The Language We UseI have a very strong interest in gender studies, so I be approaching this question/observation in a somewhat biased way, but I would really appreciate all view points. Classroom...

The Language We Use

I have a very strong interest in gender studies, so I be approaching this question/observation in a somewhat biased way, but I would really appreciate all view points.

Classroom to classroom I have often seen colleagues address the class as a whole as "guys." For example, if the class is a bit load they may say, "C'mon guys, let us remain on task." 9 out out of 10 times these classes are compiled of both sexes, male and female. I have often wondered what does this do for a female student? Has it been happening so long it is overlooked or is there potentially a negative result as we uniformally group students through our use of language?

 

I have tried my own methods, and frankly I never liked the phrase "guys," rather "folks," yet even that I feel is somewhat exclusive. I have turned to using "ladies and gentlemen." For the most part it has been a very well received practice. The first few times the students seemed somewhat dumbfounded at what I had said.

What are your thoughts on this? Have you noticed this as well? Have you implemented any gender-neutral or inclusive language into your daily classroom vocab you could share?

 

Asked on by missjenn

20 Answers | Add Yours

accessteacher's profile pic

accessteacher | High School Teacher | (Level 3) Distinguished Educator

Posted on

I must admit, I do sometimes use "guys" though I haven't identified any negative results from its use. On the whole, however, I find I use terms like "class" or "group" far more, which, as you point out, are a lot less gender specific and seem to be more inclusive. I do have to agree with other teachers here though in thinking that the use "guys" is now pretty much accepted into modern "speak" as being equally relevant to both genders - I don't feel that its use will seriously disadvantage female students or is another method of subtle disempowerment.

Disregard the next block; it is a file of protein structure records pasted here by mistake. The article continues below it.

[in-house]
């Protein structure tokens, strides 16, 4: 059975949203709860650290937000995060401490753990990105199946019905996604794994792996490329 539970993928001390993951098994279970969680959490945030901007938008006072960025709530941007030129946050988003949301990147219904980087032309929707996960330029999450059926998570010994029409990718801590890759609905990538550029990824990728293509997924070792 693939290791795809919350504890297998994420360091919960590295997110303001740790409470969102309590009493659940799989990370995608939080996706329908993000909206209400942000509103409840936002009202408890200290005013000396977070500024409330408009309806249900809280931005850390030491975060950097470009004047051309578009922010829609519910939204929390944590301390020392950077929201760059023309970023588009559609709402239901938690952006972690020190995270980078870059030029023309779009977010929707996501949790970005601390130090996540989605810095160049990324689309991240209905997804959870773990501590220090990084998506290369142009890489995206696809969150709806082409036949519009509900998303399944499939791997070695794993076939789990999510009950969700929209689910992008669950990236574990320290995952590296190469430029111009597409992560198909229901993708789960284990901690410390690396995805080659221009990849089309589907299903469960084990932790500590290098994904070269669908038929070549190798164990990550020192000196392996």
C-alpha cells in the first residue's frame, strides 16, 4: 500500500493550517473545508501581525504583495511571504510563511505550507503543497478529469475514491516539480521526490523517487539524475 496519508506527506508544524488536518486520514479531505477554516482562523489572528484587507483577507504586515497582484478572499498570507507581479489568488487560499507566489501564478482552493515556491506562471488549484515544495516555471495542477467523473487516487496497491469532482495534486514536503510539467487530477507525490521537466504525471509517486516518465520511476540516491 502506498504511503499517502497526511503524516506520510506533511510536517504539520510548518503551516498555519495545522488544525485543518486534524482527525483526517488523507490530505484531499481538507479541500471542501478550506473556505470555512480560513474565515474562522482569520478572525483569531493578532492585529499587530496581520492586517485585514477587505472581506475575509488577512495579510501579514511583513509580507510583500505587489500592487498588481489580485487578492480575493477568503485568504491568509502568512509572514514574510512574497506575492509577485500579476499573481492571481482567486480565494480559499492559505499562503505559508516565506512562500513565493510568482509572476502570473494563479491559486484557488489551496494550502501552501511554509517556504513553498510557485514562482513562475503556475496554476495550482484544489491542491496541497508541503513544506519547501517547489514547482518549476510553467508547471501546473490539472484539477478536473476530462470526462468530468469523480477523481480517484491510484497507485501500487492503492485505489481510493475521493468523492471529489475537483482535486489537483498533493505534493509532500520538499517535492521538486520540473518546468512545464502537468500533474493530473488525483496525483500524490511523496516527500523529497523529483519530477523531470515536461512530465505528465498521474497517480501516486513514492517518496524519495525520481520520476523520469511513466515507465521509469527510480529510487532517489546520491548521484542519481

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Noelle Thompson | High School Teacher | eNotes Employee

Posted on

It has been so interesting to read all of the responses to this topic!  As I was reading them, my thought through it all was, "I don't think my students here in the deep South really mind." It was then that I read (and appreciated) "christen 14" as response #15. 

I am very guilty myself of using "guys" to refer to a class, . . . but not necessarily when I am "in my right mind."  Ha!  It's more when I feel like I'm losing control of the class behaviorally.  Saying "Class!" or "Attention!" just sounds too  formal.

My concern is that, when teaching Standard English, we should also speak in Standard English.  If I am going to require my students to write he/she, . . . then I probably should practice what I preach.  Perhaps I speak more informally when trying to connect with the class?  Hmmmm.  Things to think about . . .

Regardless, this is a wonderful topic to discuss!

lfawley's profile pic

lfawley | College Teacher | (Level 1) Associate Educator

Posted on

I think that the spirit of equality that was supposed to be engendered by the use of politically correct language is a good idea in theory, but like many ideas that sound good in theory, they fail in their implementation. Changing language does not change perception. Equality is a concept that goes much deeper than a set of words. Terms that are derogatory on a racially or gender-based scale have only the degree of power that we give them. When we take control of our perception of language, we remove their power. However, no matter what words we use, if the act of discrimination still exists, the rhetoric is meaningless. Until we actually change the way in which we view each other as human beings, the words that we use will not matter except to the degree that language shapes perceptions.